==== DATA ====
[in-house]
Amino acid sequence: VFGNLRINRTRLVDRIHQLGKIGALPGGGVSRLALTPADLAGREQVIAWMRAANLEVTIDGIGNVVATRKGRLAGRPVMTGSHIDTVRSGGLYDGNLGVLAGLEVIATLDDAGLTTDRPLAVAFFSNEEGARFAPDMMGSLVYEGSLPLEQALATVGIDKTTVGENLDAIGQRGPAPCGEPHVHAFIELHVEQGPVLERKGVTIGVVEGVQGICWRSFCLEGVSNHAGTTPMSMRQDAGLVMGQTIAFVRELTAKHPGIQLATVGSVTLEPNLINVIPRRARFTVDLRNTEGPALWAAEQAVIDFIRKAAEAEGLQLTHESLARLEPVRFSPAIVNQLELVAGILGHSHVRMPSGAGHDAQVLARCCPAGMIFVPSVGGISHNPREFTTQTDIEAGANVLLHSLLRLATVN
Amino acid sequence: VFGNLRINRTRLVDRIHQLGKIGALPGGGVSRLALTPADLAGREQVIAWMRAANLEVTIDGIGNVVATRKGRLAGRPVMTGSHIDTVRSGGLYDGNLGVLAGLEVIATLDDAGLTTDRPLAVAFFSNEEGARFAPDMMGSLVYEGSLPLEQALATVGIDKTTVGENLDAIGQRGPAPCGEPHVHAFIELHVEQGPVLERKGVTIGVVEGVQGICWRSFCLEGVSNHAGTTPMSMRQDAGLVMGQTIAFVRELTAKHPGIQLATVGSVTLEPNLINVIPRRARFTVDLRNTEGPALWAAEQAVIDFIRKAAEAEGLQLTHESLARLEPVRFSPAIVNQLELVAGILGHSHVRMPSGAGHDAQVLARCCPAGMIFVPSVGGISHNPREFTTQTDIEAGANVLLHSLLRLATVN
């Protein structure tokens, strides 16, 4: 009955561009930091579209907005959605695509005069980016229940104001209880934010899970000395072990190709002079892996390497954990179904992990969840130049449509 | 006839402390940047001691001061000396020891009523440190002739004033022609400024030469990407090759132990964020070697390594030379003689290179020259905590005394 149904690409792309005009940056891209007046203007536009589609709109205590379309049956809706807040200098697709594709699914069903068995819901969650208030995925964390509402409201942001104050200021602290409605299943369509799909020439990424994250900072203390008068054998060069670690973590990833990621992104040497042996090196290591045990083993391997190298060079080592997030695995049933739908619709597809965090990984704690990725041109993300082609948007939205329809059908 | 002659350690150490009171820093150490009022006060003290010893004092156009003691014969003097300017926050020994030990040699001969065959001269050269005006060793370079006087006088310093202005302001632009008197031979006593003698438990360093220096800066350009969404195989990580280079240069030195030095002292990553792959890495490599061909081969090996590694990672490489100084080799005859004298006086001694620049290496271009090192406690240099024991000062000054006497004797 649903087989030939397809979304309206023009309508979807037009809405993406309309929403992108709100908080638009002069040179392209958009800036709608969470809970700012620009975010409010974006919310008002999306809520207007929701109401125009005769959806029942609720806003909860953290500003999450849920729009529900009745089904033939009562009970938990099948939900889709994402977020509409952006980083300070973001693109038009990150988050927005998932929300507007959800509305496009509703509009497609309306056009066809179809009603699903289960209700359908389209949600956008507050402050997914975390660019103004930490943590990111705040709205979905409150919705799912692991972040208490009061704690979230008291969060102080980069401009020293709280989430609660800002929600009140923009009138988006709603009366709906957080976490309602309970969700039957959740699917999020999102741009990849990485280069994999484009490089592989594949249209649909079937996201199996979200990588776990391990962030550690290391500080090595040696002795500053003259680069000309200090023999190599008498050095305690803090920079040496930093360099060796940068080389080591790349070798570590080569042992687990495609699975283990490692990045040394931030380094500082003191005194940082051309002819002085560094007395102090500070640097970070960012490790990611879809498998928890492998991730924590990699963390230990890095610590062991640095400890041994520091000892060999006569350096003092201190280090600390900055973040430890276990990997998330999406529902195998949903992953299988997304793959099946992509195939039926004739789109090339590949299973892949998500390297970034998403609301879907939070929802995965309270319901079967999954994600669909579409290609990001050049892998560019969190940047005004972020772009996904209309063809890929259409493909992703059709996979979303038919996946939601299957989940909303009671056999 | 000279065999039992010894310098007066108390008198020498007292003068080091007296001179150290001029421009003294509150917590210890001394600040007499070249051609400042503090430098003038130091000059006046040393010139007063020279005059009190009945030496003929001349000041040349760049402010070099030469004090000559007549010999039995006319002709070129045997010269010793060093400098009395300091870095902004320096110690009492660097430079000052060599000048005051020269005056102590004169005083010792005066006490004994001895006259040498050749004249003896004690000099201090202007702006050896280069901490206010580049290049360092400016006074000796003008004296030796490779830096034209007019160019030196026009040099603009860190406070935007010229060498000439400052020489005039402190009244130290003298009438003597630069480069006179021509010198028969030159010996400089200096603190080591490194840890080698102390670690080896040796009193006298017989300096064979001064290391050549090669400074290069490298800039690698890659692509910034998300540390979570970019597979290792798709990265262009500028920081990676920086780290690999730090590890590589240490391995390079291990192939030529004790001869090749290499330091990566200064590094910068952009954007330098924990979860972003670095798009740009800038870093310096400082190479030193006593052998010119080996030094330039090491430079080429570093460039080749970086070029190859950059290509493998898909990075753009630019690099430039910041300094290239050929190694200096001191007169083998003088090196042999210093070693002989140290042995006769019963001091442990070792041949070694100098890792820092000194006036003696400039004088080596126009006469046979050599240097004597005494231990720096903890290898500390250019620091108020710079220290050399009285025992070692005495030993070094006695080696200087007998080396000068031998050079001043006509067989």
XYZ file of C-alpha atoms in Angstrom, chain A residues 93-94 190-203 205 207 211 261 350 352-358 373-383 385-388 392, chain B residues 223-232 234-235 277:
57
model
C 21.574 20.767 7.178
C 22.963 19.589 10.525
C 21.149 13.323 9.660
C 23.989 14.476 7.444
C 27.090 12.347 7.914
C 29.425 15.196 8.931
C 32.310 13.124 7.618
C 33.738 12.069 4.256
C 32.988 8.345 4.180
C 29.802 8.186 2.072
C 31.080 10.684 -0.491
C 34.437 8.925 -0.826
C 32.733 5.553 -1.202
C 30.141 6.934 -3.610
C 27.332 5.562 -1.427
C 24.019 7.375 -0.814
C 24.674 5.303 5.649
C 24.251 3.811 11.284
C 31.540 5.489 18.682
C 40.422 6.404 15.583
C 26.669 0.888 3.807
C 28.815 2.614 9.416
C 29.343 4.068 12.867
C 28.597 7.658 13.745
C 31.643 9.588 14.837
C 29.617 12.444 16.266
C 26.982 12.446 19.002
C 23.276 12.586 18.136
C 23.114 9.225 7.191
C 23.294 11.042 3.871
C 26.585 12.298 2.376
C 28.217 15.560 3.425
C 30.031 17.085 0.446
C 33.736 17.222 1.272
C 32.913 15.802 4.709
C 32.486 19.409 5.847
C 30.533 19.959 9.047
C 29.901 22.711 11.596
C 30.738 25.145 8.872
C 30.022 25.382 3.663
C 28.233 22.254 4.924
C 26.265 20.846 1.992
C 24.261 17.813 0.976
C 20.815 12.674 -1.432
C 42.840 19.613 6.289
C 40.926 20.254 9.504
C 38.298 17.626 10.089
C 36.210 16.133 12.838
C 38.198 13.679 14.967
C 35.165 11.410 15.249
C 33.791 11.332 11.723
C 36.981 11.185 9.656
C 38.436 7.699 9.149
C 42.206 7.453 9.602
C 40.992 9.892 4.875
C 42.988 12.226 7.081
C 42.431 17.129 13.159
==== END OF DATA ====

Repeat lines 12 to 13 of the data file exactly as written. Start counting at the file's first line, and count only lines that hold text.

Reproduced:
C 27.090 12.347 7.914
C 29.425 15.196 8.931